A group of national health charities have welcomed new statutory guidance to improve support in schools to over 1 million children with long-term medical conditions such as asthma, heart disease, cancer, Type 1 diabetes, stroke, coeliac disease and anaphylaxis.
The new rules have been sent to schools
The new statutory guidance was issued to schools today (Thursday 15th May) by the Government following its landmark decision last year to amend the Children and Families Act. From September schools in England will be legally required to provide the high quality support children with medical conditions need.The guidance for the new law is statutory and sets out the practical support schools will be expected to provide to support children with medical conditions, such as making sure they have individual healthcare plans in place and training and support for school staff.
The charities represent over a million children
The charities, who form the Health Conditions in Schools Alliance, represent over a million children with health needs. They called for this legal protection as under the current system while many schools already offer excellent support for children with health conditions, there are too many examples where children with health needs are prevented from meeting their full educational potential as a result of ill health, bullying, and stigma at school.Some children also face discrimination in relation to school trips and extra-curricular activities, which means they are effectively excluded from leading a full and active school life. In addition, some schools fail to support the social and emotional implications associated with medical conditions.The charities are calling on schools to implement the Government’s new guidance and work with parents, local authorities and health services to help ensure children with medical conditions can get the high quality support they need in school.
"We will be working with schools to help them implement the guidance"
Barbara Young, Chief Executive of Diabetes UK, said: “We welcome the Government’s new statutory guidance as it will provide schools with the duties they will need to follow to help ensure over a million children with a medical condition will get the proper support that they need in school.“Many of these children can face discrimination and avoidable ill health at school, which can badly dent their confidence and wellbeing and potentially lead to further health and educational problems later in life.“We will be working with schools to help them implement these new duties so that they have the right policy, and practical support to meet the needs of children with medical conditions.”Kay Boycott, Chief Executive of Asthma UK, said:Kay Boycott, Chief Executive of Asthma UK, said:“We are delighted the Government has produced new guidance that makes it clear to schools what they need to do to support children who have a medical condition such as asthma. On average there are two children in every classroom with asthma but many of these children are not receiving the support they need at school. Too often children with asthma are missing out on lessons, school trips and activities, or are being denied access to their own inhalers, which is putting their lives at risk. This is why the new duty on every school in England is so important, and will make a huge difference to the lives of more than one million children with asthma.”
Simon Gillespie, Chief Executive of the British Heart Foundation, said:Simon Gillespie, Chief Executive of the British Heart Foundation, said:“Life can be tough for children living with heart conditions, a reality which schools have not necessarily appreciated.“That daily challenge can impact on a child’s chance of succeeding in school and isolate them from their peers. This guidance will ensure that schools have to devise plans to give children with heart conditions the support they need in order to thrive.”
Laura Courtney, Head of Policy and Public Affairs at CLIC Sargent, said:Laura Courtney, Head of Policy and Public Affairs at CLIC Sargent, said:“Families of children with cancer tell us that tailored support when a child or young person first returns to school following a period of illness can make a real difference to their future education and development. This new statutory guidance is a really significant step towards ensuring that schools can feel confident in providing this support. We look forward to working with schools, local authorities and the NHS to ensure that children and young people with health conditions such as cancer can continue their education during and beyond treatment.”Sarah Sleet, Chief Executive of Coeliac UK, the national charity for people with coeliac disease said:Sarah Sleet, Chief Executive of Coeliac UK, the national charity for people with coeliac disease said:“The recognition in law that children with long term conditions need recognition and support at school to fulfill their full potential will be welcomed by parents everywhere. Now the trick is to translate words into action and as a charity with long experience of working with children who have coeliac disease, we are ready to offer a helping hand to schools in addressing their needs.”Ed Owen, Chief Executive of the Cystic Fibrosis Trust said:Ed Owen, Chief Executive of the Cystic Fibrosis Trust said:“Children with cystic fibrosis at school often require support relating to the condition, including the provision of medication on school premises and particular needs on issues like exercise and nutrition. They are also prone to long absences from school because of in-patient treatment, and are sometimes vulnerable to emotional issues relating to being self-conscious about their condition and its implications.“It is vital that all schools provide the appropriate support to ensure children with cystic fibrosis have every opportunity to learn and attain, and are given the necessary support to promote their health and wellbeing. Currently, while many schools are excellent in providing such support, some are not.“That is why we welcome the steps the Government is taking and believe that all schools should be operating at the level of the best on this vital issue for thousands of parents of cystic fibrosis children across the country.”Anna Panton, Child Stroke Project Manager at the Stroke Association, said:Anna Panton, Child Stroke Project Manager at the Stroke Association, said:“It is welcome news that the Government has issued new guidance to schools setting out in clear detail what they need to do to support children with medical conditions. We know that children affected by stroke can struggle to get the care they need in school, which means that they are not able to fully participate in their education and lead a full and active school life. We now want to see all schools implement this new guidance as it has the potential to make a huge difference to the lives of children with medical conditions.”Mandy East, National Coordinator for Anaphylaxis Campaign, said:Mandy East, National Coordinator for Anaphylaxis Campaign, said:“Research indicates that as many as one in 50 UK children may be allergic to nuts. Occasionally the symptoms are severe and they may even be life-threatening. Peanut is not the only food capable of triggering severe allergic reactions. Others include egg, milk, fish, shellfish, tree nuts and kiwifruit and many more may be implicated on rare occasions. The most severe form of allergy (anaphylaxis) is manageable, provided there is good communication amongst parents, school staff, doctors and education authorities. With sound precautionary measures and support from the staff, school life may continue as normal for all concerned. These new guidelines will further ensure this support is provided to severely allergic children.”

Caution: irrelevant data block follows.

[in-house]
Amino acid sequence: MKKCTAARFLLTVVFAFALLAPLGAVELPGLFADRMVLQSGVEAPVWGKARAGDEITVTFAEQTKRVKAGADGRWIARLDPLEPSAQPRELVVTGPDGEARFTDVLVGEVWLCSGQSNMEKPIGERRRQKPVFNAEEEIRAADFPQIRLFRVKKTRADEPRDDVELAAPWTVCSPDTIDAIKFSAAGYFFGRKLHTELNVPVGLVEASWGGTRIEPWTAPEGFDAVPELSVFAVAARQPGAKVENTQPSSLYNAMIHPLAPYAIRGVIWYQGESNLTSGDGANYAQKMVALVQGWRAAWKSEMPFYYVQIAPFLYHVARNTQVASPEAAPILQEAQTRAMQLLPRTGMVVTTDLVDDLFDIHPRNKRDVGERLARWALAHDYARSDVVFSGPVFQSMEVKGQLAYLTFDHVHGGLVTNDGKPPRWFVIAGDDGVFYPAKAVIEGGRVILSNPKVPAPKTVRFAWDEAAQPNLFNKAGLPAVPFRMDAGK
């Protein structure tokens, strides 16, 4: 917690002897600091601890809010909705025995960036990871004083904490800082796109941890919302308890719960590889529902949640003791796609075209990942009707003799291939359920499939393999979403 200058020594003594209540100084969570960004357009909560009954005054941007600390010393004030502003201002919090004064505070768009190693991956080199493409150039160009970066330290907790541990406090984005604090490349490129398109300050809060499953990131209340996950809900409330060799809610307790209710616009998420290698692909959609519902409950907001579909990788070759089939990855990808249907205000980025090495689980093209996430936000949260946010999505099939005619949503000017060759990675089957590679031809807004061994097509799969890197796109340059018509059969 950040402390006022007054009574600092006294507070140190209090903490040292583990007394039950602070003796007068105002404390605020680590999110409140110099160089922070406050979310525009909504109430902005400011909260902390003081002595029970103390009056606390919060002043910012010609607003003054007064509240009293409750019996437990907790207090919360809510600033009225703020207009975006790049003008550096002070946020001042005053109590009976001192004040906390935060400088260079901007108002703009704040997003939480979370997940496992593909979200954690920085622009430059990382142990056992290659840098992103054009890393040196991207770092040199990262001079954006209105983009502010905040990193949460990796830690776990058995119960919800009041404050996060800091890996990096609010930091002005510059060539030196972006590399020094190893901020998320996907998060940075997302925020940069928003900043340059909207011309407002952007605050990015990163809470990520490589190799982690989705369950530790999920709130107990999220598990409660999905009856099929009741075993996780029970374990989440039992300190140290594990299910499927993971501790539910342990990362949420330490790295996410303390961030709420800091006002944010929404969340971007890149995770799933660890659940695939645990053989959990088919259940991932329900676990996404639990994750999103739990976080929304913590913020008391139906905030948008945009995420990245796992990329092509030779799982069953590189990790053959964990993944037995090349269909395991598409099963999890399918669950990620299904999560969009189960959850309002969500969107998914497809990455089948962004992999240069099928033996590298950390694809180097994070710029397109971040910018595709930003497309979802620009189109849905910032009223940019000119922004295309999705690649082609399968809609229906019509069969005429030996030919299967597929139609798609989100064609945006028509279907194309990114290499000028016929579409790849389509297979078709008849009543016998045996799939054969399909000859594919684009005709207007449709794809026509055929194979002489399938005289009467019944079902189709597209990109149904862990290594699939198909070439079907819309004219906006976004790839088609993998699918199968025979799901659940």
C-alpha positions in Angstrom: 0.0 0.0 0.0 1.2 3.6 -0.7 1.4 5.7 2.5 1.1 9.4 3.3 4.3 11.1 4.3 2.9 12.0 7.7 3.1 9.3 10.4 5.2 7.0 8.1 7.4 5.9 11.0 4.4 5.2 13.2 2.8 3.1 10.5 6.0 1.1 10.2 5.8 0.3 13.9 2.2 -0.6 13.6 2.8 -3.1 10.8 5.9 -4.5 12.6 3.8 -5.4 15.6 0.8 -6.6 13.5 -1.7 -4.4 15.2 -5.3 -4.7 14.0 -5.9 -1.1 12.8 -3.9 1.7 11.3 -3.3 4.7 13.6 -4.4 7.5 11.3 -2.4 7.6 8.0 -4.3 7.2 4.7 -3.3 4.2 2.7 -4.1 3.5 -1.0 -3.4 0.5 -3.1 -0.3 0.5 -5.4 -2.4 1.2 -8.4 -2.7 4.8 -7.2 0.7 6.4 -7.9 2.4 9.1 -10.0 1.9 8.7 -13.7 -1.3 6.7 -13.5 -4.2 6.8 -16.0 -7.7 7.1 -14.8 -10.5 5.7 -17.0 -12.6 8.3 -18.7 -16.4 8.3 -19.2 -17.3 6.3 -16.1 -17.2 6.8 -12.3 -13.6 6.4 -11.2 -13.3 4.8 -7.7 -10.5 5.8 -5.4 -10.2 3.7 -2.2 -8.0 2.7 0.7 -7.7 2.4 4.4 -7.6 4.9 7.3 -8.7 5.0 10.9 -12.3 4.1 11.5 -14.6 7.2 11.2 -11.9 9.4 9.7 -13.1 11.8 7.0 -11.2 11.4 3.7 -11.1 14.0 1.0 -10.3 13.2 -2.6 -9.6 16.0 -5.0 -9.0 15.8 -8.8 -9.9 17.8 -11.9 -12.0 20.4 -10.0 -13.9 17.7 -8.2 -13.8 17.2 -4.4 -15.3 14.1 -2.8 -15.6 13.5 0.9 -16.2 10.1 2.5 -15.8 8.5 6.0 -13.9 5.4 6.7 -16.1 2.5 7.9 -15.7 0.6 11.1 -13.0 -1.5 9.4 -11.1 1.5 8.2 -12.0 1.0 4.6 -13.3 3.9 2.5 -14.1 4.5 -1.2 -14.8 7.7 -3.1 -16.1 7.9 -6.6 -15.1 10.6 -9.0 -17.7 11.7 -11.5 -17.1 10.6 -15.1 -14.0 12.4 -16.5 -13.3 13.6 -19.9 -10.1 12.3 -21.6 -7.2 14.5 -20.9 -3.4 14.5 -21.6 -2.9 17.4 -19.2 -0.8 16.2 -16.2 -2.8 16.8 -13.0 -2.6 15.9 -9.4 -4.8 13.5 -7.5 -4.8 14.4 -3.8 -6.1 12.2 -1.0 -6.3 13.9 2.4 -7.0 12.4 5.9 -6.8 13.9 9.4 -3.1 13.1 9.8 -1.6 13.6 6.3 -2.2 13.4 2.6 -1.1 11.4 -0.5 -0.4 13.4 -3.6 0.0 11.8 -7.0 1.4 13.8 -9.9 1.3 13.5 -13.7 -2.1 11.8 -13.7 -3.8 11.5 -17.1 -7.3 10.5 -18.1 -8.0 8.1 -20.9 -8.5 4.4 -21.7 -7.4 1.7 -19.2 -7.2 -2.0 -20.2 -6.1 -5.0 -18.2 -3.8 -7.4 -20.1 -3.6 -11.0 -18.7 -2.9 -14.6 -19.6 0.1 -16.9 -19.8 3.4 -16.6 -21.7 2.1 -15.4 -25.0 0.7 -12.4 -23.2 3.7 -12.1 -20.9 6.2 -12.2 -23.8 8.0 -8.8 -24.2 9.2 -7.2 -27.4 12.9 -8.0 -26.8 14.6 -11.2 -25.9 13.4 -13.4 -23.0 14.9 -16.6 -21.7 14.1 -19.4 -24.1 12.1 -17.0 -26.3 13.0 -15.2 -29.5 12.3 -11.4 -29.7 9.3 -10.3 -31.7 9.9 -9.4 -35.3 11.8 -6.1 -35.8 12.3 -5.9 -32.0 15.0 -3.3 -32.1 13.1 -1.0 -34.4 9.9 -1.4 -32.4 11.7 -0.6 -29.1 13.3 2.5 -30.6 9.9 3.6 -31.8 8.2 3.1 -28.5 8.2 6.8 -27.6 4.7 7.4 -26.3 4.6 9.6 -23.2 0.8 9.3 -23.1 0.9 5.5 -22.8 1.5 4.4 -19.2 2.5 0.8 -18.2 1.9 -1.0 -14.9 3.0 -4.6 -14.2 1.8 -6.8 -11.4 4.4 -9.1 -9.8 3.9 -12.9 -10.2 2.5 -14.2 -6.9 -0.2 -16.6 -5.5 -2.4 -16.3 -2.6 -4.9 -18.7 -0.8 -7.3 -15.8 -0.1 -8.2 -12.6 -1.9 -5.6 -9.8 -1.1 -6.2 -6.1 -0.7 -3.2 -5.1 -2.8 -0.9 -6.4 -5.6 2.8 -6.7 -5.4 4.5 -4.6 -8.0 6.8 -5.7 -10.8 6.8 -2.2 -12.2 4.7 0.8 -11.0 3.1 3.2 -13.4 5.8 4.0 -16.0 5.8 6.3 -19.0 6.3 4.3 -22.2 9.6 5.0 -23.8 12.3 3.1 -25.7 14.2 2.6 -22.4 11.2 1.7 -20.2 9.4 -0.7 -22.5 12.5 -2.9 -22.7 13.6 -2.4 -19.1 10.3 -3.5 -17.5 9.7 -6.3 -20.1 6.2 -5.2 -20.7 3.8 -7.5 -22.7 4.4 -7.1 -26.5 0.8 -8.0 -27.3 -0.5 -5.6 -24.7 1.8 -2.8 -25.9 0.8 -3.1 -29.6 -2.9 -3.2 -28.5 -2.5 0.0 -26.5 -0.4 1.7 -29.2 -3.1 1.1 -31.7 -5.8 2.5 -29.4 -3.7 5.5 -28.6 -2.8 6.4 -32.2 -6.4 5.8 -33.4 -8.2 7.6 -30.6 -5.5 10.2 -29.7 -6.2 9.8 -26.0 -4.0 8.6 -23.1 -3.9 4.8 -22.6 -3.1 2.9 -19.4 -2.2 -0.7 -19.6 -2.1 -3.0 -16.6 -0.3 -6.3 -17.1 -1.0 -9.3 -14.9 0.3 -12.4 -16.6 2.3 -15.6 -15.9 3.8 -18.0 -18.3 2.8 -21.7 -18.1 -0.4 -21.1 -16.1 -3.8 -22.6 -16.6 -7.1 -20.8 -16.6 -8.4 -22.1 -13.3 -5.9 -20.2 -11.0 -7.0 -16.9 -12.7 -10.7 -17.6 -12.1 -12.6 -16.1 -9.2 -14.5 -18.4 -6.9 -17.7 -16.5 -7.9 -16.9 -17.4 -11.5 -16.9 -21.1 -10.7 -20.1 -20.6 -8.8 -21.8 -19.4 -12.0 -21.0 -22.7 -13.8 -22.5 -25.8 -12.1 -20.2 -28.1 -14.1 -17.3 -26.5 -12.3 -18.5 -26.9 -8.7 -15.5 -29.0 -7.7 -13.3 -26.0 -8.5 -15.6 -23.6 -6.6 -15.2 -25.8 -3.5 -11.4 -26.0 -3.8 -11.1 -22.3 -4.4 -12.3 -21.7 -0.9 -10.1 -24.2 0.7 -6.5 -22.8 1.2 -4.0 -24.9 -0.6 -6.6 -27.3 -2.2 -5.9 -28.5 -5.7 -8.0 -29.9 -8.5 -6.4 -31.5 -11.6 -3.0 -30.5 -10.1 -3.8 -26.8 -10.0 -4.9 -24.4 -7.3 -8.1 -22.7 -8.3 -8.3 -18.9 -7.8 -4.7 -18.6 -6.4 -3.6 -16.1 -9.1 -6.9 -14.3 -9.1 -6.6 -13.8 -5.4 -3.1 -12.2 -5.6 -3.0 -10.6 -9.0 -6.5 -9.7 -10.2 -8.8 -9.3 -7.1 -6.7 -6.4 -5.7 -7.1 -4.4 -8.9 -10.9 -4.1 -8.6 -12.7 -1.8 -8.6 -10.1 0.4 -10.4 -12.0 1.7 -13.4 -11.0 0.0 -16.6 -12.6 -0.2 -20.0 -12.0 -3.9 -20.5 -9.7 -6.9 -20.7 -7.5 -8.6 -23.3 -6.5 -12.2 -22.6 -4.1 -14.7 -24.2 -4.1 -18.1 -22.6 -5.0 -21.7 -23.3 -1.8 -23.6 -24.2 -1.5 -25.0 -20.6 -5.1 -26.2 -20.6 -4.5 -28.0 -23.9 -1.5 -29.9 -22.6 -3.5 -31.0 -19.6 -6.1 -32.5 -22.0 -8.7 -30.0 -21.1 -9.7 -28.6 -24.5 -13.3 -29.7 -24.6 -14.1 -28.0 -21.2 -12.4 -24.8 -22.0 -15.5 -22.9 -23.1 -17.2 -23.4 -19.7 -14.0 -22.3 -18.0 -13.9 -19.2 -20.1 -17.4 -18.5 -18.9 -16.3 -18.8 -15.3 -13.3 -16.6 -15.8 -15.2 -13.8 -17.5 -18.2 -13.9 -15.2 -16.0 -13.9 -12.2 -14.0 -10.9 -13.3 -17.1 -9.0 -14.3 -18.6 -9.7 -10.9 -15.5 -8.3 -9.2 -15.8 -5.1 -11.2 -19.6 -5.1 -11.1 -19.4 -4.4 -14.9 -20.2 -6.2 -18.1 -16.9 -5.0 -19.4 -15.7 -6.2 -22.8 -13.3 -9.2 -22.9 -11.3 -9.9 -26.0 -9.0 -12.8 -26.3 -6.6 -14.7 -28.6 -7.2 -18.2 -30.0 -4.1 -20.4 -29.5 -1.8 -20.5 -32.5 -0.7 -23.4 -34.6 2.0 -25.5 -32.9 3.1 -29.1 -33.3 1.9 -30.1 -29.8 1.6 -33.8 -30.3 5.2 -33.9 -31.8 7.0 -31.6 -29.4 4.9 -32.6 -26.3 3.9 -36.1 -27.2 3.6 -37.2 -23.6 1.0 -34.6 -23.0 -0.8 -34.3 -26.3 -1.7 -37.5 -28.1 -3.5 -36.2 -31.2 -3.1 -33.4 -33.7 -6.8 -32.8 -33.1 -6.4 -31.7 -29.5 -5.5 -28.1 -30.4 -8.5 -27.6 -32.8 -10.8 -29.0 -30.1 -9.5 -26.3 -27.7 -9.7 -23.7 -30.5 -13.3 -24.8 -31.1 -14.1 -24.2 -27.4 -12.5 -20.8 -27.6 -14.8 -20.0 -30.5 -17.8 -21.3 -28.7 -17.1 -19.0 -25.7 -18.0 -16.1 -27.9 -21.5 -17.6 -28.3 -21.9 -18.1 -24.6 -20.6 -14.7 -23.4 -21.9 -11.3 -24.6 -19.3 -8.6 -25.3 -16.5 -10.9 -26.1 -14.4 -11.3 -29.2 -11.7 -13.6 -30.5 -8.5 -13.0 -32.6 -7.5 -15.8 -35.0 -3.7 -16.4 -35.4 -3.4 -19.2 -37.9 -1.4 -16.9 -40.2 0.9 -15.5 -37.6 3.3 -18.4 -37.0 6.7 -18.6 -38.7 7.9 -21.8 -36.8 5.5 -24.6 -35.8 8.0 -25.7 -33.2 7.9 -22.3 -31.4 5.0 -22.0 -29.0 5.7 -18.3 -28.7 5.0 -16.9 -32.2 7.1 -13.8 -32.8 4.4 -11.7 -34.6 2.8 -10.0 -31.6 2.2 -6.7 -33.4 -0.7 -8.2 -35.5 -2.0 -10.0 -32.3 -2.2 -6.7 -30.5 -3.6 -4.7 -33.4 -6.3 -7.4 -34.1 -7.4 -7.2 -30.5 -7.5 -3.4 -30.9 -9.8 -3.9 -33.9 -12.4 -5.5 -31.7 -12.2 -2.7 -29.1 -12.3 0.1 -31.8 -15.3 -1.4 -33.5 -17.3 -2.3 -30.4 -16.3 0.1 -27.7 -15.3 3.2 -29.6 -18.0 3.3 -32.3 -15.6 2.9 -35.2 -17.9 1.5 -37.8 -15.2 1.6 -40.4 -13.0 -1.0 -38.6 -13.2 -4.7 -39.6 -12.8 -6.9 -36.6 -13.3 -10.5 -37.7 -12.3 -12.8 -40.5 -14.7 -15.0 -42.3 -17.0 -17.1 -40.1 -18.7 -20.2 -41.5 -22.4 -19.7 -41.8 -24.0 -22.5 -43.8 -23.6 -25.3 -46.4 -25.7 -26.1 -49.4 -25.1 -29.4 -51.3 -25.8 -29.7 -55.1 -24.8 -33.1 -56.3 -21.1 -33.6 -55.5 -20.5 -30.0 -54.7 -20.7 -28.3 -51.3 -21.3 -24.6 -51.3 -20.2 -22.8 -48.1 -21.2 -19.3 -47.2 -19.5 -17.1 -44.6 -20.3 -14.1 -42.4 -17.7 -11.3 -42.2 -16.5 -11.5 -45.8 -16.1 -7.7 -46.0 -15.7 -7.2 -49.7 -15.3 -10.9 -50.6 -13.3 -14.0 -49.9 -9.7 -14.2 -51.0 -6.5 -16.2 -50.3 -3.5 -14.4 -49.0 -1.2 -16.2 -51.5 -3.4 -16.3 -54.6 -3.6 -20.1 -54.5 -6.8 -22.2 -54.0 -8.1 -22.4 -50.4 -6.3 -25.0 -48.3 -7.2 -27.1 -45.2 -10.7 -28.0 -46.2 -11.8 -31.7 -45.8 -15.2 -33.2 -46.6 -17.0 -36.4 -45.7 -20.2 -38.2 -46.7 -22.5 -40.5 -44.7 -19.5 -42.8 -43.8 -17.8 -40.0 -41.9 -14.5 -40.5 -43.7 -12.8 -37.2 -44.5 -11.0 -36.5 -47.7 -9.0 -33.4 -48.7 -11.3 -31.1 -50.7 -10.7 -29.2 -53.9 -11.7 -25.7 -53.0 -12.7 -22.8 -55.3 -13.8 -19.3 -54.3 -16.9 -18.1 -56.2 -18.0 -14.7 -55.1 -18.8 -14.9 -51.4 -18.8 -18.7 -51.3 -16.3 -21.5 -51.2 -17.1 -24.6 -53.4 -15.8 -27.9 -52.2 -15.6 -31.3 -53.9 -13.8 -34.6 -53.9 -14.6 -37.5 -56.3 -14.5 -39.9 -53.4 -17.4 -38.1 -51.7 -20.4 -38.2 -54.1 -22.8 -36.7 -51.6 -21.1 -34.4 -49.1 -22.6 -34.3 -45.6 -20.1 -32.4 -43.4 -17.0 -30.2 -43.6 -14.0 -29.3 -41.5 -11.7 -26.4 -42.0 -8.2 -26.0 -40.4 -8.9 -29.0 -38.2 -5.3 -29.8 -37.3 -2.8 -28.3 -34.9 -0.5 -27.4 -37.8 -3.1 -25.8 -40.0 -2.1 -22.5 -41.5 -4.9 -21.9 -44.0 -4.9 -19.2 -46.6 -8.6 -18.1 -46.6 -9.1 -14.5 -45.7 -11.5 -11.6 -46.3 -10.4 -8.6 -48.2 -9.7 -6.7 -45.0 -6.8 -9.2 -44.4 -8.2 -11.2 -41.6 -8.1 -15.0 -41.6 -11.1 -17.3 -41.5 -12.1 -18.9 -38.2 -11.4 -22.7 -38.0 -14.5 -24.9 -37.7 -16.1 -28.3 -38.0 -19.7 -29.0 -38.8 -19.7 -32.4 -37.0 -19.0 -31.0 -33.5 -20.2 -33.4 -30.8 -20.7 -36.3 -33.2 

Carol Long, Chief Executive at Young Epilepsy, said:Carol Long, Chief Executive at Young Epilepsy, said:“Young Epilepsy welcomes the Children and Families Act but now the right actions need to be taken. It’s a national scandal that 95% of school-aged children with epilepsy struggle with learning or behaviour, but over two thirds of these problems go unrecognised. We will not rest until every child with epilepsy has high quality support and is able to reach their full potential at school.”Anne Keatley-Clarke, Chief Executive of the Children’s Heart Federation, said:Anne Keatley-Clarke, Chief Executive of the Children’s Heart Federation, said:“Going to school can be challenging for many children living with a heart condition. Children maybe be too tired to do a full school day, be restricted in their physical activity or require months off for heart surgery. We urge schools to use the new guidance to recognise and meet the individual needs of pupils with heart conditions, giving them the best opportunity participate to their full potential at school”.Jenny Perez, Chief Executive of ERIC (Education and Resources for Improving Childhood Continence), said:Jenny Perez, Chief Executive of ERIC (Education and Resources for Improving Childhood Continence), said:“It's vital that schools have good policies and procedures in place to support children with toileting problems, and that school staff are trained to understand and manage the issues. School nurses can play a vital role in establishing care plans for children with toileting issues in partnership with parents and school staff, so that children receive the care they need and deserve”.Suzie Hutchinson, Chief Executive of Little Hearts Matter, said:Suzie Hutchinson, Chief Executive of Little Hearts Matter, said:“Children born with complex heart disease strive to get as much from their lives as their heart condition will allow. Going to school is an important part of normal childhood providing a stepping stone to an independent adulthood. Little Hearts Matter is delighted to see this new guidance, provided to help teachers and schools understand the needs of children with long term non correctable conditions. Hopefully it will ensure that children are taught in a safe and understanding environment that will allow them to reach their full potential.”Wendy Thomas, Chief Executive of The Migraine Trust, said:Wendy Thomas, Chief Executive of The Migraine Trust, said:“The Government’s new guidance is excellent news for pupils with migraine and other health conditions. We welcome this much needed change, which provides clarity on the responsibilities of schools, local authorities and health services for parents.“For too long children and young people with medical needs have faced inconsistent support in school. For many children with migraine this has had a detrimental effect on educational attainment, self-confidence, emotional development and ability to maintain friendships.“We do not underestimate the challenge that schools face in supporting the million children with a medical condition. The task now is to ensure that the guidance is properly implemented across the country, and that school staff and nurses have access to the condition specific information and training they need to do fulfill their role.”Mary-Jane Willows, Chief Executive of the Association of Young People with ME, said:Mary-Jane Willows, Chief Executive of the Association of Young People with ME, said:“With a stronger emphasis on training for school staff, and a more flexible approach, the revised legislation calls for a much more collaborative approach between schools and local authorities. Every young person is different, so these important amends should ensure individual healthcare plans identify the specific support each child needs to reintegrate effectively.“Although the new Children and Families Act is a welcome change, the recommendations can still be improved. The Act still states if consensus cannot be reached on whether an individual healthcare plan is needed, the head teacher is best placed to take a final view. This may well present issues for our members because of the lack of awareness, acceptance and understanding of ME/CFS. We will continue to do all we can to have this amended.”